6. Walter Ong. Orality and Literacy: The Technologizing of the Word. Methuen, 1982, 31-77 qtd. in. Frank E. X Dance. “Ong’s Voice.” 192-194.
  7. Frank E. X Dance. “Ong’s Voice.” 194.
  8. Gary “What was Literary History? A Critical Synthesis.” Social Epistemology  2.1. 1988, 5
  9. Jorge Schement and Hartmut B. Mokros. “The Social and Historical Construction of the Idea of Information as Thing.” International Communication Association Convention. U Dublin P, 1990, 8.
  10. A. Havelock. “Orality, Literacy and Star Wars.” Pre/text. 7.3-4. 1986, 124.
  11. Gary “What was Literary History?” 3.
  12. Jorge Schement and Hartmut B. Mokros. “The Social and Historical Construction of the Idea of Information as Thing.” 8-11.
  13. Janet W. Astington and David R. Olson. “Talking about Text.” 5.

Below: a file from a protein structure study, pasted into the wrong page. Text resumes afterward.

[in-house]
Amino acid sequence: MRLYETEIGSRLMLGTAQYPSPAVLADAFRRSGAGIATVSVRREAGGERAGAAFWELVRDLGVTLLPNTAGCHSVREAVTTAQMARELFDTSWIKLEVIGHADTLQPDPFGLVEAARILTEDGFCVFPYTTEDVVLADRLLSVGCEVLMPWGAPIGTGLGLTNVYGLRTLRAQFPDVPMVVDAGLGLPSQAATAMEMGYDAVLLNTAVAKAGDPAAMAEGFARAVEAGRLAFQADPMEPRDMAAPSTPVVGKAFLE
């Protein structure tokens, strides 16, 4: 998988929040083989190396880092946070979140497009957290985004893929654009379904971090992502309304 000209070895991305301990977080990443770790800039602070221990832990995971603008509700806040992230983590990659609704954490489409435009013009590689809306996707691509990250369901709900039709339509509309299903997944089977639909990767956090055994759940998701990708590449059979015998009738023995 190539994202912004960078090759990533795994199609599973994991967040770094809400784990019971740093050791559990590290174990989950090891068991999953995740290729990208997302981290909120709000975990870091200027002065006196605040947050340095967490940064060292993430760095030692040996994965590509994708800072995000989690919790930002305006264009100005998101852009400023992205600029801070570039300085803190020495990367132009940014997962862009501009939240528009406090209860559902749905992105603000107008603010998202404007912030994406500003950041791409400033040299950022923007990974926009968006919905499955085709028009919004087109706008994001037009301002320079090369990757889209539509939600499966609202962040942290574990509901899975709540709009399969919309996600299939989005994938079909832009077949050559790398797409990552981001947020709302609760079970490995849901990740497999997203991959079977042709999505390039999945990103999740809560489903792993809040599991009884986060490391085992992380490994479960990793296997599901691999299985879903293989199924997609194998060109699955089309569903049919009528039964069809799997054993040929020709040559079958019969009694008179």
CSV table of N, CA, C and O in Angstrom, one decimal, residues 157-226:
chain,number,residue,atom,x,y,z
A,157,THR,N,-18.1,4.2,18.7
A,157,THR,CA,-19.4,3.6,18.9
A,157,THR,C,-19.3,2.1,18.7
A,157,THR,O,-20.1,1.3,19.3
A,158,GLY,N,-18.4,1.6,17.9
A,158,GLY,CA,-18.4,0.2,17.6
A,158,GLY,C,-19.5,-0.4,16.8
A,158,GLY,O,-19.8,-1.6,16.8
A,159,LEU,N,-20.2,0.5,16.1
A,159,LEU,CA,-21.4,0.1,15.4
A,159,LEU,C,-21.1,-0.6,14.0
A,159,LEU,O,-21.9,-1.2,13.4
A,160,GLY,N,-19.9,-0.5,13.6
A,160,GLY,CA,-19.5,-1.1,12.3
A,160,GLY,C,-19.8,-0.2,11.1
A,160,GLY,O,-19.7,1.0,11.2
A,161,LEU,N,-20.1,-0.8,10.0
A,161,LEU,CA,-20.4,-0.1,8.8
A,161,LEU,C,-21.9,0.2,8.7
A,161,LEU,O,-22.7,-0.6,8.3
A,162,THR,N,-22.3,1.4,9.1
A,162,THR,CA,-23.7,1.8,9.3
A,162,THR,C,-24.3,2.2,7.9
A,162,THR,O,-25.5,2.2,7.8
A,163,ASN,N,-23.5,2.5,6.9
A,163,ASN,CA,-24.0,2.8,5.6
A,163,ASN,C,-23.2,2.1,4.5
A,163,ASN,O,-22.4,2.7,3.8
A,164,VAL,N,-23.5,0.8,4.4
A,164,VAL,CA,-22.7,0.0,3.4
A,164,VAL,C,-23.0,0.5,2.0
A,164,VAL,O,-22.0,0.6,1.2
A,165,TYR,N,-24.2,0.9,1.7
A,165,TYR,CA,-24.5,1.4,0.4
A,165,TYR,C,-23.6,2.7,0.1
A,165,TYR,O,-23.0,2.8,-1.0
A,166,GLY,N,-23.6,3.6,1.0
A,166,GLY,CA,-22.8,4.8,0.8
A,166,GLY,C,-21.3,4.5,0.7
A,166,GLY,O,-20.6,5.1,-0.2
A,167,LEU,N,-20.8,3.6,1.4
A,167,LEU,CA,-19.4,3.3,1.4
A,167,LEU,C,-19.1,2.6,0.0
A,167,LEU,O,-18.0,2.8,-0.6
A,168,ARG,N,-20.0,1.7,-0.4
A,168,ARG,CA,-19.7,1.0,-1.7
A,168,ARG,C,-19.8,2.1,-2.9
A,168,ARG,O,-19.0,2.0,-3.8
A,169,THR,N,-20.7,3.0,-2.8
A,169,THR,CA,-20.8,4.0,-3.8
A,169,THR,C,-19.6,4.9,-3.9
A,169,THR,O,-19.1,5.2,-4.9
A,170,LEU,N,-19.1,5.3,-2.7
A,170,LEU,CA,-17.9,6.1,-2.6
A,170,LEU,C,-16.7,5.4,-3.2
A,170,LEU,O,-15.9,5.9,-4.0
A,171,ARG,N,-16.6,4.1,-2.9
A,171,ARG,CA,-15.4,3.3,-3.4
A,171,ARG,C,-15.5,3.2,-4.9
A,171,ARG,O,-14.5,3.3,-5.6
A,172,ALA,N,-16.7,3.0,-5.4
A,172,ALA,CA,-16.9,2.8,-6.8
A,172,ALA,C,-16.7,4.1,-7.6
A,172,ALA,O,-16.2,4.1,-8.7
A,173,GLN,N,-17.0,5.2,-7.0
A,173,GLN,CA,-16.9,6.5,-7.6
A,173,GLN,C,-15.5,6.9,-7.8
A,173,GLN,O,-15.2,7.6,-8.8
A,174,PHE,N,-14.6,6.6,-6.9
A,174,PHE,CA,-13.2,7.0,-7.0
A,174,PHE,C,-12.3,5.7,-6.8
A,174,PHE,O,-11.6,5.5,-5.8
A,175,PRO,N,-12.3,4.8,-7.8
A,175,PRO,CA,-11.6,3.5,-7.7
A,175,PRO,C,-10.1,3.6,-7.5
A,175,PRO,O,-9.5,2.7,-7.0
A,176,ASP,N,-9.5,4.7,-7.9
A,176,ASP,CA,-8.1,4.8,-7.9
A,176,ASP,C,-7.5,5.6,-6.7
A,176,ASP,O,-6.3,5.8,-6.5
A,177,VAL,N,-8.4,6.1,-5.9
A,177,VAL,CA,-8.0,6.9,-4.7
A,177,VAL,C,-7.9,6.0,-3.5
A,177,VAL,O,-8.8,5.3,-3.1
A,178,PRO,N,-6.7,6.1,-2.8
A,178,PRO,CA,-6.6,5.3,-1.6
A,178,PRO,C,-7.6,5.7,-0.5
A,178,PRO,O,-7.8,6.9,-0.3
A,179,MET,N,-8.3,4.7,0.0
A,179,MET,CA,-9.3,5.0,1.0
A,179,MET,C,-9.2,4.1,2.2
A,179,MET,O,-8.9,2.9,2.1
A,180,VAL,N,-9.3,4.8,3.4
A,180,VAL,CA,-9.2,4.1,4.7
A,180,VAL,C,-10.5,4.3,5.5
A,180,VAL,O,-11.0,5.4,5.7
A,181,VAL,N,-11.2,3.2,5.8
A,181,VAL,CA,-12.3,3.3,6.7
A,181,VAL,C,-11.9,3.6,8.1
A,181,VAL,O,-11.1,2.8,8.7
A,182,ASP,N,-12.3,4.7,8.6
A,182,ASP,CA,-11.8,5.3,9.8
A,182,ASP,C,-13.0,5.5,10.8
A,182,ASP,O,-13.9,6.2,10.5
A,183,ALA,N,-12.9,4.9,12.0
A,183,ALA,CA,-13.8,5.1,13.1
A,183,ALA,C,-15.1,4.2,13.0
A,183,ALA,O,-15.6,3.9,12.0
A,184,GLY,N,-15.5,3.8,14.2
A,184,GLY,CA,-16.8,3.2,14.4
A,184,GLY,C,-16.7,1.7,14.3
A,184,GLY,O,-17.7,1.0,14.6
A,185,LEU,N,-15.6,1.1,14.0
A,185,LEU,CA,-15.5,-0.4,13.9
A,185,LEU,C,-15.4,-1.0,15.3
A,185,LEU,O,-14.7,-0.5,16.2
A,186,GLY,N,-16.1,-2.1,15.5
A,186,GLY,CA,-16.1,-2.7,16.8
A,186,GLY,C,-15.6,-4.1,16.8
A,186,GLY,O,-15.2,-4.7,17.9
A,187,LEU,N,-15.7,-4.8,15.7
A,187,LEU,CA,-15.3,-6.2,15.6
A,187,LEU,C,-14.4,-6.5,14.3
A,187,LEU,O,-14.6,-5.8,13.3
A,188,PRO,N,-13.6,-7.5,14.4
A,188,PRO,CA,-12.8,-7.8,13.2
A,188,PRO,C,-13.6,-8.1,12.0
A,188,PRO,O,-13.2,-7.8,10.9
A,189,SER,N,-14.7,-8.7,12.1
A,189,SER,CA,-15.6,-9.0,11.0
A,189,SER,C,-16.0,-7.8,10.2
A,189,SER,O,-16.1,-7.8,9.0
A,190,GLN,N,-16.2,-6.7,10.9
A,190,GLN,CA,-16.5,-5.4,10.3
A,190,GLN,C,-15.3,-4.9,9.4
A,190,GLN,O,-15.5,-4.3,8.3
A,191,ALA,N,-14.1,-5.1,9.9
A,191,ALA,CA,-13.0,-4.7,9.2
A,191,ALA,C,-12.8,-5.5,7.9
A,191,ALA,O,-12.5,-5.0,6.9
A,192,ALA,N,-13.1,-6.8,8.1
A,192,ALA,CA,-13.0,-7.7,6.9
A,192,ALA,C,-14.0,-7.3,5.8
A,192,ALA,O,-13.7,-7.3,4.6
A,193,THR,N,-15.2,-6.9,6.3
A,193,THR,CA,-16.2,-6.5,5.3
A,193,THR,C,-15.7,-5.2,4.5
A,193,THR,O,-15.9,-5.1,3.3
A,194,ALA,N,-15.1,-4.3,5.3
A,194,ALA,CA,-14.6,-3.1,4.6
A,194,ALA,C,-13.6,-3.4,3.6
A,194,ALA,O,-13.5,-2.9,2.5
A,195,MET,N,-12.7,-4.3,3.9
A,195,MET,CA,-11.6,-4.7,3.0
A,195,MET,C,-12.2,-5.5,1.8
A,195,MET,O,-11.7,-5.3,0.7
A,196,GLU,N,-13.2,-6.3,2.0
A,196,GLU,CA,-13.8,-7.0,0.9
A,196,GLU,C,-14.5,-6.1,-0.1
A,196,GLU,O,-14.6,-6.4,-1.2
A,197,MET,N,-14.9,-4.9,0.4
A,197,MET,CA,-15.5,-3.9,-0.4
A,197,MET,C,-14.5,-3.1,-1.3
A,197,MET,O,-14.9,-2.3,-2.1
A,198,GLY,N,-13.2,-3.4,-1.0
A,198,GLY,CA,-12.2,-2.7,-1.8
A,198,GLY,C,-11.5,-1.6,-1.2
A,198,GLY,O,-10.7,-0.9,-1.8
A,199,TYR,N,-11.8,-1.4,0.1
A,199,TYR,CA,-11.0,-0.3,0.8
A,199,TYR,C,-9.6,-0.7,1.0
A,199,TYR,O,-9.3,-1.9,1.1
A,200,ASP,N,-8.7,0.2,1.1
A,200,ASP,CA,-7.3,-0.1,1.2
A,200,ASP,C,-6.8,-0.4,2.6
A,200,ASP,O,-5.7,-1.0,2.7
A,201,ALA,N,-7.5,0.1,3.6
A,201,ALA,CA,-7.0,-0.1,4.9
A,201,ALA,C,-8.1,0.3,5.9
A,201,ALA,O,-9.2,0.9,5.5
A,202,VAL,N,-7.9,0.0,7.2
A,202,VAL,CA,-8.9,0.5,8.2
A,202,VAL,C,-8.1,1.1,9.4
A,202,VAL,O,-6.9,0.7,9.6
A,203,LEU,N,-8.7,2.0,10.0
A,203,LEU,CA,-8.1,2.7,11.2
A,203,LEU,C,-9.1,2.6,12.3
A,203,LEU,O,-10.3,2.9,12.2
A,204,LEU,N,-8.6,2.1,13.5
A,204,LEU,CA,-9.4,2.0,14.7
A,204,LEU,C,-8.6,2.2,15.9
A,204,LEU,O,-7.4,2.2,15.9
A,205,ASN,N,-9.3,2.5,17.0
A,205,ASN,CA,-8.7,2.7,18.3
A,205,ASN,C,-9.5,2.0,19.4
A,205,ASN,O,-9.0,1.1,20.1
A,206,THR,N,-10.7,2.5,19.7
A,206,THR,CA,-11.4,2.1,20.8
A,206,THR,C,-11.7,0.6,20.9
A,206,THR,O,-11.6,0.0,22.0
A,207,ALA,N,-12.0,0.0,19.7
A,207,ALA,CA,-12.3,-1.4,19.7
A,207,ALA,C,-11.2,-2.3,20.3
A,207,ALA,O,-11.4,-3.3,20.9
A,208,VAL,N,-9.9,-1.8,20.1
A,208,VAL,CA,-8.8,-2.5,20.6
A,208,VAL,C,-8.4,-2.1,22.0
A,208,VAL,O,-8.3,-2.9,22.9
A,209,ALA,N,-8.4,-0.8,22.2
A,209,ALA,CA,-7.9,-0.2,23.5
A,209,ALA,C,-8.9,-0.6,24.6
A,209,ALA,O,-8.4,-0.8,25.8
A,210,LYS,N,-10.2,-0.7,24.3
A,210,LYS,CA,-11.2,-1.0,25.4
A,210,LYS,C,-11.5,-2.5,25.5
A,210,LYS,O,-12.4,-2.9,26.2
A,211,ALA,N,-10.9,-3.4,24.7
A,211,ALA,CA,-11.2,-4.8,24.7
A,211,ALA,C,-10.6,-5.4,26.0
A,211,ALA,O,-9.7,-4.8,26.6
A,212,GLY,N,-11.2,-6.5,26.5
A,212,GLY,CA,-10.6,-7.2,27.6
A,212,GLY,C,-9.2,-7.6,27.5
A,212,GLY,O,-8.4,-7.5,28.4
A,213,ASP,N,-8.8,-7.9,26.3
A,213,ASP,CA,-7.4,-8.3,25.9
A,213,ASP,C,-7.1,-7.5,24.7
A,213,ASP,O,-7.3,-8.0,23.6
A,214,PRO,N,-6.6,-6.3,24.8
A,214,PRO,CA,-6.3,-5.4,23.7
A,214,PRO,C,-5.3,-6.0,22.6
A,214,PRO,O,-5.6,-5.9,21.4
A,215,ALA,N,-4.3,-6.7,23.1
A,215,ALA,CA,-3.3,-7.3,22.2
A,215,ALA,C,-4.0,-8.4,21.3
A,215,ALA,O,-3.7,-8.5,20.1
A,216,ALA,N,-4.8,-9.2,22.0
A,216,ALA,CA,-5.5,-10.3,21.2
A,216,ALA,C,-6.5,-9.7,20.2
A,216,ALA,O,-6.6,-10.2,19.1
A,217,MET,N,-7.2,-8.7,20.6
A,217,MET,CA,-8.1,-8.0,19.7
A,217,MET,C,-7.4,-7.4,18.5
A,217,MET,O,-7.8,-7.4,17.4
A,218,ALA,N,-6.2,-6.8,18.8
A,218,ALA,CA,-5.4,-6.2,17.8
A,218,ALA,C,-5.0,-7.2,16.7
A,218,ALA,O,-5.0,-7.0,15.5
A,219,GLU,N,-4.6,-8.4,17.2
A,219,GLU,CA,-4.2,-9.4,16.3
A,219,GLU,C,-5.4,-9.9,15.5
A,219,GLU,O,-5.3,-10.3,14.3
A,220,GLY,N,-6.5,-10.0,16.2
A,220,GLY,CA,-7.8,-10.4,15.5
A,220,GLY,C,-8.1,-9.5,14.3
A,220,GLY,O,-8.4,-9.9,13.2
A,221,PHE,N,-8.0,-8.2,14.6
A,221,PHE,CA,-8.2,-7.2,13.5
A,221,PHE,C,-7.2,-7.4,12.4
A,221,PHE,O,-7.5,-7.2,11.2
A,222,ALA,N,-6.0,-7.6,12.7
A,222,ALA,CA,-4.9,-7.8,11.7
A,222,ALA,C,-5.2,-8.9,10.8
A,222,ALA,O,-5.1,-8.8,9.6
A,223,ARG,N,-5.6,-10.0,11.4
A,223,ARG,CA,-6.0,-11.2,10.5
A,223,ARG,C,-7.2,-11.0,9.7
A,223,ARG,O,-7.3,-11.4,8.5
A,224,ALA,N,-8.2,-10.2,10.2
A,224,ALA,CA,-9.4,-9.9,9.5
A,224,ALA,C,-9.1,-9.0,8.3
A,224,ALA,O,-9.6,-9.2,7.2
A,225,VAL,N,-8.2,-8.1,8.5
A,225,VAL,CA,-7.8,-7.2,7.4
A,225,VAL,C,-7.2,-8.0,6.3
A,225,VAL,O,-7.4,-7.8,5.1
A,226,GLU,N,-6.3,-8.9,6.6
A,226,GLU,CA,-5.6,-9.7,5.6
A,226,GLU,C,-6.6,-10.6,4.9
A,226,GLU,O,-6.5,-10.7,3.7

14. Jorge Schement and Hartmut B. Mokros. “The Social and Historical Construction of the Idea of Information as Thing.” 24.
  15. Neil Postman. “Informing Ourselves to Death.” German Informatics Society. Stuttgart. 11 Oct. 1990. informing. Accessed 26 Dec. 2022.
  16. A. Havelock. “Orality, Literacy and Star Wars.” 124.
  17. Frank E. X Dance. “Ong’s Voice.” 126.
About the Author
KJ Hannah Greenberg has been playing with words for an awfully long time. Initially a rhetoric professor and a National Endowment for the Humanities Scholar, she shed her academic laurels to romp around with a prickle of imaginary hedgehogs. Thereafter, her writing has been nominated once for The Best of the Net in poetry, three times for the Pushcart Prize in Literature for poetry, once for the Pushcart Prize in Literature for fiction, once for the Million Writers Award for fiction, and once for the PEN/Diamonstein-Spielvogel Award for the Art of the Essay. To boot, Hannah’s had more than forty books published and has served as an editor for several literary journals.